Seattle-based Phamis, a 15-year-old healthcare software company that hitched a ride on Wall Street 18 months ago, came out of a stock dive last week that had halved its market value since the first of the year.
It was the latest veer for Phamis on a stock-price roller coaster that took off at $18 a share in December 1994 and rose to $31 a year later.
That was before a reversal in earnings started the recent descent from $29.75 at the end of 1995 to as low as $14.50 at a time when the NASDAQ trading system was riding high, recording 10 consecutive records through May 1.
But in the first five trading days of May, Phamis rebounded from $14.75 on April 30 to close at $20.38 on May 7, before falling back to $19 on May 8.
Caught in a squeeze between heavy internal investment and interrupted revenues, Phamis is the latest in a line of smaller healthcare information technology companies to fall short of the steadily rising earnings expected of them once they're publicly traded.
One investment analyst, John Putnam of Boston-based Adams, Harkness and Hill, said Phamis has "caught the same cold as Cerner," the Kansas City, Mo.-based healthcare systems company whose stock has fallen since it started missing earnings targets last fall (Oct. 30, 1995, p. 24).
The stock of another healthcare software company, Evanston, Ill.-based Medicus Systems Corp., has been mired for a month at about $6 a share since trading as high as $20 two years ago and $9 last fall (Oct. 9, 1995, p. 22).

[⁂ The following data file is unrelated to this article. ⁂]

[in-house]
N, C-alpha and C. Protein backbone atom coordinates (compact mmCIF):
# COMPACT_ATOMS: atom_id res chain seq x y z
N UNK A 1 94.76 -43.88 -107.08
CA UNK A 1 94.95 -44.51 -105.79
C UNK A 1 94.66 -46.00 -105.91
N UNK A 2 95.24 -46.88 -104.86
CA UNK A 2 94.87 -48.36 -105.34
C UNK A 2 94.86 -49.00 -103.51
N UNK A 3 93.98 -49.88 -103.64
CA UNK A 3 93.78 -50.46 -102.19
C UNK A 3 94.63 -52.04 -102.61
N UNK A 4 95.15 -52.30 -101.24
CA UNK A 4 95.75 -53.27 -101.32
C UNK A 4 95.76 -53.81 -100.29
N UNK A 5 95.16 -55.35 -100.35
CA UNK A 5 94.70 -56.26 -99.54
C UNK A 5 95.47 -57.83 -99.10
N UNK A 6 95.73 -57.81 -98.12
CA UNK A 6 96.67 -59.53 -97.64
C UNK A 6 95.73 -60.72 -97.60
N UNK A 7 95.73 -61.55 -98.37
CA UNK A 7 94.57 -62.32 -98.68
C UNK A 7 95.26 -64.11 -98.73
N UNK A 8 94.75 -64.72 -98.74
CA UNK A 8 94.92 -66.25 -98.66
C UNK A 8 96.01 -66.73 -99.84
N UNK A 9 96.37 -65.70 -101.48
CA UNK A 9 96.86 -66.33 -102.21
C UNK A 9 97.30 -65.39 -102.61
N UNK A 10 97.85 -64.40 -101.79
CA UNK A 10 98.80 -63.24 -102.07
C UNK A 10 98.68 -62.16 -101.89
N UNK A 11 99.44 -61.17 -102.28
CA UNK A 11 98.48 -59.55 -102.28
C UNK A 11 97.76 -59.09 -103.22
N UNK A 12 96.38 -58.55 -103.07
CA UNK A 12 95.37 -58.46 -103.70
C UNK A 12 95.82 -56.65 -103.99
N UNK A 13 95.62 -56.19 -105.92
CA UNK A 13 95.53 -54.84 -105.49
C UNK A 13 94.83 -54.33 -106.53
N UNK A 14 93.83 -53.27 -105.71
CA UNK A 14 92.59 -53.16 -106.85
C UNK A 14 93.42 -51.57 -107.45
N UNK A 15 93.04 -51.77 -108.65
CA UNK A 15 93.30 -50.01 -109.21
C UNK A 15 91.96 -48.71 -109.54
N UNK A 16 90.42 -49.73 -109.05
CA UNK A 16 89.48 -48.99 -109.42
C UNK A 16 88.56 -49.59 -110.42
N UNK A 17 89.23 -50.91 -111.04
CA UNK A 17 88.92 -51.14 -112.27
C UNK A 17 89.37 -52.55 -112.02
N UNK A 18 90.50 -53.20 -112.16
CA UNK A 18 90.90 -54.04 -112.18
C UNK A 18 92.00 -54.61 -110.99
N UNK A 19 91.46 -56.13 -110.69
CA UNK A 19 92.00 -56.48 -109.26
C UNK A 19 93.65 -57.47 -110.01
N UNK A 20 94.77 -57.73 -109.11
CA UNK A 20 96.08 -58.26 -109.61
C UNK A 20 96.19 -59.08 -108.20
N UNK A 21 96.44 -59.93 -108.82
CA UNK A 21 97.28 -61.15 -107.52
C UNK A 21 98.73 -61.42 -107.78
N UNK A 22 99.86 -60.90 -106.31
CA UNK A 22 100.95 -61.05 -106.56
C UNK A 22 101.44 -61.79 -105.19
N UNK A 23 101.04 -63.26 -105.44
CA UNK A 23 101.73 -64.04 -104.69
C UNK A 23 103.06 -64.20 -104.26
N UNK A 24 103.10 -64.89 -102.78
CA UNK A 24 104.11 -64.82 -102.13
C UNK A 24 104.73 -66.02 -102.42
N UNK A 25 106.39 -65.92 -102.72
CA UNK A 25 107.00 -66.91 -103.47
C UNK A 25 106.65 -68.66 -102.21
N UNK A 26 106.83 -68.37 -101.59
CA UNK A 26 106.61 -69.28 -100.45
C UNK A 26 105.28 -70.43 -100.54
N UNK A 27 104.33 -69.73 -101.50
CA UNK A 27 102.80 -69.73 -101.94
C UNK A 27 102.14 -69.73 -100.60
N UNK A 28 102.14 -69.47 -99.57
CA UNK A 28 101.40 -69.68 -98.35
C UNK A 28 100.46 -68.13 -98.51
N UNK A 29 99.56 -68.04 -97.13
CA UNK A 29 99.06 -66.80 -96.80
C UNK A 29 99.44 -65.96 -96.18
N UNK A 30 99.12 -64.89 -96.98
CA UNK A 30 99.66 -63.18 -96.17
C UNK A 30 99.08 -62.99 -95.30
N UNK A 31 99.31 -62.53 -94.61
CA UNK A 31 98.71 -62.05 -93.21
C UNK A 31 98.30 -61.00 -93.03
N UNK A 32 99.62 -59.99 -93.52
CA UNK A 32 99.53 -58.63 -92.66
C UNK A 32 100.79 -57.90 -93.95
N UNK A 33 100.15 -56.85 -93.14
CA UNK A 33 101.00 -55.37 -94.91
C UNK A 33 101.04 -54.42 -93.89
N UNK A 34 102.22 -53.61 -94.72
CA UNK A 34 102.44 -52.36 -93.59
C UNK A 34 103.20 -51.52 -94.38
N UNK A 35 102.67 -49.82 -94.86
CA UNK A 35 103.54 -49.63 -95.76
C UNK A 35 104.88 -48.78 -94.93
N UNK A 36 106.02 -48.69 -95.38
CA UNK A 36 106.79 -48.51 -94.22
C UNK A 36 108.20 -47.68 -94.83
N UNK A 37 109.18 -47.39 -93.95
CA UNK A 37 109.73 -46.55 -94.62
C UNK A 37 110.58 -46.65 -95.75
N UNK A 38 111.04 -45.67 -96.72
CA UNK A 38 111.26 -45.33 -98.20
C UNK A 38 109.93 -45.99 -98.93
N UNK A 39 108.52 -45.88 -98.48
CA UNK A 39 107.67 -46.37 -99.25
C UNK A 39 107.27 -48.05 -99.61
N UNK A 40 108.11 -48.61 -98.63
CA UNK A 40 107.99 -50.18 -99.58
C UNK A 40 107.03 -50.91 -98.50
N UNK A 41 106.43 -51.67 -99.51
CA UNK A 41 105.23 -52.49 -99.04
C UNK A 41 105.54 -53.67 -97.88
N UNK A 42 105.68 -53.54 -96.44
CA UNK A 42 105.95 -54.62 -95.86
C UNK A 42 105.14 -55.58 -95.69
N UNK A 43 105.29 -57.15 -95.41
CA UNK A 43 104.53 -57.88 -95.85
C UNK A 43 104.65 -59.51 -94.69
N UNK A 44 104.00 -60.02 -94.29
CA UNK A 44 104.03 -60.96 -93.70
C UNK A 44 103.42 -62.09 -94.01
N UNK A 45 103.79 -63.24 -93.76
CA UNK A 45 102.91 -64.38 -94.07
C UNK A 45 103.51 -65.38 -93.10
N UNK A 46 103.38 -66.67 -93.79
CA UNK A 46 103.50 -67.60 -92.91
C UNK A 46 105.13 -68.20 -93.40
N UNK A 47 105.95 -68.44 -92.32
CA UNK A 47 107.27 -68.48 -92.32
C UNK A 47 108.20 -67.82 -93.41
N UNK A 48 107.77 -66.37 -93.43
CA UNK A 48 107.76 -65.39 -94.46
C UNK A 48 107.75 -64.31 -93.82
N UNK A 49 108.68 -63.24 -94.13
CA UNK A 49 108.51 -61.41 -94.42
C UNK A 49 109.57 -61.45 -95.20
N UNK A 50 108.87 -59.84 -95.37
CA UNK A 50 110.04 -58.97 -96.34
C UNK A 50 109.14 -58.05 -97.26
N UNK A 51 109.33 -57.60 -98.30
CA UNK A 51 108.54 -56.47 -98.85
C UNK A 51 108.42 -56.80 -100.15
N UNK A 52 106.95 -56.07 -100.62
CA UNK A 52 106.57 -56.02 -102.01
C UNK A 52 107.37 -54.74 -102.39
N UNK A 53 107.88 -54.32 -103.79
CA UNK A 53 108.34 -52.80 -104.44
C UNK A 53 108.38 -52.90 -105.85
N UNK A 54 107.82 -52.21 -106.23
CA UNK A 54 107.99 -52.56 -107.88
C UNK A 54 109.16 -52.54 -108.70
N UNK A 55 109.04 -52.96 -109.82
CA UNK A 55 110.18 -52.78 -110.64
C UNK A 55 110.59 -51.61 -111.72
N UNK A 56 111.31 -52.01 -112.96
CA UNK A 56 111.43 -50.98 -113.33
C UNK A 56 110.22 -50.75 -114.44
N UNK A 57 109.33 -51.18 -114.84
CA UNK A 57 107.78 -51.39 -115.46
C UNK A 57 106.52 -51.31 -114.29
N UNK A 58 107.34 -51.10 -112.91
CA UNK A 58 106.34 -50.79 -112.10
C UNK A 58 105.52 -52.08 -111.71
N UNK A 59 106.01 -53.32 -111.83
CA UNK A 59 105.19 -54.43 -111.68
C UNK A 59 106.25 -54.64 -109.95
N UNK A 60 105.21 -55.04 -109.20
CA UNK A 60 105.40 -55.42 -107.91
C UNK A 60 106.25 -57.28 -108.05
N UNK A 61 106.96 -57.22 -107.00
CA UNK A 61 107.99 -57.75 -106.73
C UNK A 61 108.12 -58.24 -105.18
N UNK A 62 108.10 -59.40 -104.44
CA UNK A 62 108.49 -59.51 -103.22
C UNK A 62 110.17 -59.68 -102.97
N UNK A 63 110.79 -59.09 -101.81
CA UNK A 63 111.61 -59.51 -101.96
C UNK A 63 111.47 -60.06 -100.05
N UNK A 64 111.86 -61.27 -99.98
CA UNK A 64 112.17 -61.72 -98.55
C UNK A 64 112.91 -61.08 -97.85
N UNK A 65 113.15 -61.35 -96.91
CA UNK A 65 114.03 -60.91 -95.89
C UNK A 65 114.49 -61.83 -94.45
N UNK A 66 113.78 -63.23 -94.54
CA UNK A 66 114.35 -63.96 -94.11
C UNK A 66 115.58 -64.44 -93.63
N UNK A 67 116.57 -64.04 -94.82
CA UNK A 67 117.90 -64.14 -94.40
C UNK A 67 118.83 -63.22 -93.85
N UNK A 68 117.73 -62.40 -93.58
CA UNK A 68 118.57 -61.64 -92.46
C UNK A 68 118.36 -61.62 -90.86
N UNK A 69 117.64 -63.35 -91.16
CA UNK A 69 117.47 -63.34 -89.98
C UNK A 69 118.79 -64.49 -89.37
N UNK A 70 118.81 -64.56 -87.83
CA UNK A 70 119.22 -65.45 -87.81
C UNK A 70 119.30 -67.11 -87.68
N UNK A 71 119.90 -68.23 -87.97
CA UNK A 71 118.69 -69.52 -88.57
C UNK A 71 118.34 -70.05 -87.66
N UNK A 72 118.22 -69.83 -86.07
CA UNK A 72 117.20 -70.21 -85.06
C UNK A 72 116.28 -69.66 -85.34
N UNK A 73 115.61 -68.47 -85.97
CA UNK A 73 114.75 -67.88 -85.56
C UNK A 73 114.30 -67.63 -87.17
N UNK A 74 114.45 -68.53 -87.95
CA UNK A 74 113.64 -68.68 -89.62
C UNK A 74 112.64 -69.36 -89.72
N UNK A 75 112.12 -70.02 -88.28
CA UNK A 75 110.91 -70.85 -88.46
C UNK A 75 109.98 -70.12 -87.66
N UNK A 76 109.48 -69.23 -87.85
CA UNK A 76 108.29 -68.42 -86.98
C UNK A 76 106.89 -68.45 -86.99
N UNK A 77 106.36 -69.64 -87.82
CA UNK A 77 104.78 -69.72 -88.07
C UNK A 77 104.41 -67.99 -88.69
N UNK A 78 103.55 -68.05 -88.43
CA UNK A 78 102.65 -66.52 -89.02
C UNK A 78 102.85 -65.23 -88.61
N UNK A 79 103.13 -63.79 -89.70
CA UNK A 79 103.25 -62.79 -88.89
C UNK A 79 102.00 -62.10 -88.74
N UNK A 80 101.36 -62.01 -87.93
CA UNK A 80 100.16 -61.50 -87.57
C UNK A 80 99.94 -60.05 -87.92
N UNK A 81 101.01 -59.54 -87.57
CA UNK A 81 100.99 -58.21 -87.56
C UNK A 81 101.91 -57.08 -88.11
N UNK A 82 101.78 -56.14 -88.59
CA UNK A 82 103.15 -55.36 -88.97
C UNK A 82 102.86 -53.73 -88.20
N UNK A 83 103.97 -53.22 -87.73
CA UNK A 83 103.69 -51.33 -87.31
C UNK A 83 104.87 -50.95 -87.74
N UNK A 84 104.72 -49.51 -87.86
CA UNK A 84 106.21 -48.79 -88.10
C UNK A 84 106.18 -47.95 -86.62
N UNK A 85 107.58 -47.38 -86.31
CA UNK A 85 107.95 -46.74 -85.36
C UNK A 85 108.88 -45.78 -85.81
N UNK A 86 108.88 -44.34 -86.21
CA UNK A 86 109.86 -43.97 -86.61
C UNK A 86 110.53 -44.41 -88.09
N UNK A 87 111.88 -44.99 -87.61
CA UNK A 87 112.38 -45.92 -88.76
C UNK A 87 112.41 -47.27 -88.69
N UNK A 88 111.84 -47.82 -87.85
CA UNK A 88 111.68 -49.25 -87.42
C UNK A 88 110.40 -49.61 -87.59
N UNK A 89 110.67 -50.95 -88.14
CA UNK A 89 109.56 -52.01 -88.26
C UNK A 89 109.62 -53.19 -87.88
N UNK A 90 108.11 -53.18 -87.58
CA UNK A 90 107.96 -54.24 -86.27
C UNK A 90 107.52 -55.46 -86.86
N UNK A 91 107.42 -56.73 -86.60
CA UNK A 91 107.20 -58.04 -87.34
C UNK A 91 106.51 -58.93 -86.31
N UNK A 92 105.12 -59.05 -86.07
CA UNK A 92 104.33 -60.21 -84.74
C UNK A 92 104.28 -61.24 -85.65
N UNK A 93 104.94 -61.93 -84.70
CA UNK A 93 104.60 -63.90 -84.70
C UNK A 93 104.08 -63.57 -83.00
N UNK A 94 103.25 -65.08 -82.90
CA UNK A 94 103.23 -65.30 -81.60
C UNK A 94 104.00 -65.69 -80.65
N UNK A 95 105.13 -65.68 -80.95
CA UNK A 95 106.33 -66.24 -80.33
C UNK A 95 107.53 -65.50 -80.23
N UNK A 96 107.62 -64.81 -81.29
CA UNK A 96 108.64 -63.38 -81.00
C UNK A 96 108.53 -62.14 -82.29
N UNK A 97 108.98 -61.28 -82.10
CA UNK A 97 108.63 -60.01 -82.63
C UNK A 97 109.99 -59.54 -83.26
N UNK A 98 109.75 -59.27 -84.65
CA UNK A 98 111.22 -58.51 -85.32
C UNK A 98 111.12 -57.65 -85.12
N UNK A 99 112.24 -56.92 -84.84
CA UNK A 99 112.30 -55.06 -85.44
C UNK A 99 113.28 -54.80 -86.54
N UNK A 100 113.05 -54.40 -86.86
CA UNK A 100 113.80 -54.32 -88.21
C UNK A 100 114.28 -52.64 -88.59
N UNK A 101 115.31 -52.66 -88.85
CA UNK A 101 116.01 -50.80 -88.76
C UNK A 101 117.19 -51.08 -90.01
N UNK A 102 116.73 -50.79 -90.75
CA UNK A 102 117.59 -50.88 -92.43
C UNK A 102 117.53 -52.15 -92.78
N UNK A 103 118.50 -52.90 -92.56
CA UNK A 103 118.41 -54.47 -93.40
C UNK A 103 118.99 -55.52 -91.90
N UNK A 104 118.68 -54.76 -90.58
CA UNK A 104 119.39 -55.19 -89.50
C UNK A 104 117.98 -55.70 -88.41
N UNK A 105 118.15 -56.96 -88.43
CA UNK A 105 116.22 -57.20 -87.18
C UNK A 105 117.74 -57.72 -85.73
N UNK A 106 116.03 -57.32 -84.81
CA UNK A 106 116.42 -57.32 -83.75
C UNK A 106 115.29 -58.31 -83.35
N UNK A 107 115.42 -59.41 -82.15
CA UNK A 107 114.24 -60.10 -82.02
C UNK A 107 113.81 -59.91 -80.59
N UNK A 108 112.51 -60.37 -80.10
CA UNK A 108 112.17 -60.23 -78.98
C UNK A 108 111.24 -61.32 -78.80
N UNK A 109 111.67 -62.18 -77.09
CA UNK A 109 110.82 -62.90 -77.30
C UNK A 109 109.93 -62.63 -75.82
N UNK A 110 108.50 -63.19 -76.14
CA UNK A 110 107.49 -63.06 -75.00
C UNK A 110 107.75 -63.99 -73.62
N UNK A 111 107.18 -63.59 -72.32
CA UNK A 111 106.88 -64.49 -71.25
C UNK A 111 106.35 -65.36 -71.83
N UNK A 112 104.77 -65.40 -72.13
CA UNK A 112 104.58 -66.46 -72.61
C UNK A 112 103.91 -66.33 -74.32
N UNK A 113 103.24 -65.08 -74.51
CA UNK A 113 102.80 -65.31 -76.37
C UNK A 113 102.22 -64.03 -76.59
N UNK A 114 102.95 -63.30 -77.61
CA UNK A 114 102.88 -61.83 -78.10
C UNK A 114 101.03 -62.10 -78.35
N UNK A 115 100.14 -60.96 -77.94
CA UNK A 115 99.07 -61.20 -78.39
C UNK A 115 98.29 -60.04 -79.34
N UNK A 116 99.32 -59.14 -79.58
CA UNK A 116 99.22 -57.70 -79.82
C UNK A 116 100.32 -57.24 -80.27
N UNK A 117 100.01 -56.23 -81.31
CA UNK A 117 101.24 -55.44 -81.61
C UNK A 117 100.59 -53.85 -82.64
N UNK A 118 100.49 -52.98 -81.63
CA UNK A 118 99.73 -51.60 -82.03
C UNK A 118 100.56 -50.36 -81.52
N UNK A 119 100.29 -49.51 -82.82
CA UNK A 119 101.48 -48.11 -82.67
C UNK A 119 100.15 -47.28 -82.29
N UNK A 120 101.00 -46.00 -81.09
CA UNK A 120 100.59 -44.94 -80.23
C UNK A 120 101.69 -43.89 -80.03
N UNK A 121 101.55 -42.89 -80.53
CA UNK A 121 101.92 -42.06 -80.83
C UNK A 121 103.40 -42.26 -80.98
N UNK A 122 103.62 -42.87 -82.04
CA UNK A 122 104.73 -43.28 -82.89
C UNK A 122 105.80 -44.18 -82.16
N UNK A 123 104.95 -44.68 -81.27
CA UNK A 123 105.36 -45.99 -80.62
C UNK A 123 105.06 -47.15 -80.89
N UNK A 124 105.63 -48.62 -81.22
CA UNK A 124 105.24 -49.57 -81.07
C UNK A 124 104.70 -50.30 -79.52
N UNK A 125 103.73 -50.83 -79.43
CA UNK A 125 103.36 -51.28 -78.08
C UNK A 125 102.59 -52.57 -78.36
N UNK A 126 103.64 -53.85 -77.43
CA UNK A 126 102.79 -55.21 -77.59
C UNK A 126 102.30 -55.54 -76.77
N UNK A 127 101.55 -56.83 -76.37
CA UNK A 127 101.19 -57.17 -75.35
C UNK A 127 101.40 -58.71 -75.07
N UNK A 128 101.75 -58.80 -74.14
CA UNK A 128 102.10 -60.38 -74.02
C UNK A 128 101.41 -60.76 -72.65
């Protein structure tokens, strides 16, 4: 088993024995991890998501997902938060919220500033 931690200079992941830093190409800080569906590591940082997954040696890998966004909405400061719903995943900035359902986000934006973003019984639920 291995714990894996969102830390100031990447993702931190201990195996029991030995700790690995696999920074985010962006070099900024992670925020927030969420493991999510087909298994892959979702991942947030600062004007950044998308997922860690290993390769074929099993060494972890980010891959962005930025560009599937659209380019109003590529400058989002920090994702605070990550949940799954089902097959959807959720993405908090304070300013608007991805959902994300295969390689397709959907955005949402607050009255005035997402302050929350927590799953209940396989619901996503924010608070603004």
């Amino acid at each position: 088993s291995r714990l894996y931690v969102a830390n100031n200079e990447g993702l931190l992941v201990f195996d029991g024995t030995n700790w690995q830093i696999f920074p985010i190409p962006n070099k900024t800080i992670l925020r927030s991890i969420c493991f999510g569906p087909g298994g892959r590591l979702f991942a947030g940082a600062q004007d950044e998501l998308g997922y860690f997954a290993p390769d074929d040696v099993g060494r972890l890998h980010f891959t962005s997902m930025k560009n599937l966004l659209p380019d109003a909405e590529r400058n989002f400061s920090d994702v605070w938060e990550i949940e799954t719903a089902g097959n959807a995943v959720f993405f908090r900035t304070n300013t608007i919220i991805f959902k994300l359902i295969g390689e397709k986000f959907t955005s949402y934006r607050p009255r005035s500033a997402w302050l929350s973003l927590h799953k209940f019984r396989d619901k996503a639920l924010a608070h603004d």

Much of the pressure on earnings stems from company commitments to increase research and development investment in cutting-edge clinical information systems, said Putnam, who follows healthcare stocks for institutional investors.
The current valuations of Phamis and Cerner, for example, are not reflective of their products, he said. "Neither of the companies are bad companies. They're just in a product transition, and a product transition is hard to cope with.*.*.*.*Wall Street investors have no patience whatsoever."
Phamis increased its research and development spending by 101% and its sales and marketing spending by 52% during the first quarter ended March 31. It also posted a charge of nearly $300,000 for acquisition of a physician practice information systems company called DataBreeze.
Phamis was counting on a chunk of anticipated revenues to cover the cost of improving and moving its products, said Gregory Blodgett, the company's chief financial officer. "The opportunity out there is tremendous right now," he said.
But revenues were crimped by implementation delays at several sites. One customer, which Blodgett declined to name, was preoccupied by a vote on a nursing strike, and several others held up implementation because of various internal problems.
At the same time, sales were down from the year-ago period in a volatile sales category-extra computer hardware purchased once a contract is signed and additional need for hardware becomes apparent.
As a result, earnings per share in the quarter dipped to 6 cents, compared with 18 cents in the first quarter of 1995.
Blodgett said the second-quarter earnings are projected to remain flat, but expenses are expected to level off as revenues from an existing backlog of $73 million in contract sales and anticipated new sales start coming in during the second half of the year.
Despite the rough treatment from investors during the past six months, Phamis executives don't regret taking the company public in 1994. It was either go to Wall Street or fall behind in the market, Blodgett said. "Quite frankly, we were in a situation where we really felt a change in how our product was perceived in the marketplace. We thought we could go out and sell systems," he said.
But large healthcare customers "weren't about to bet the company on a small, undercapitalized company," he added. "We really had to get an equity infusion."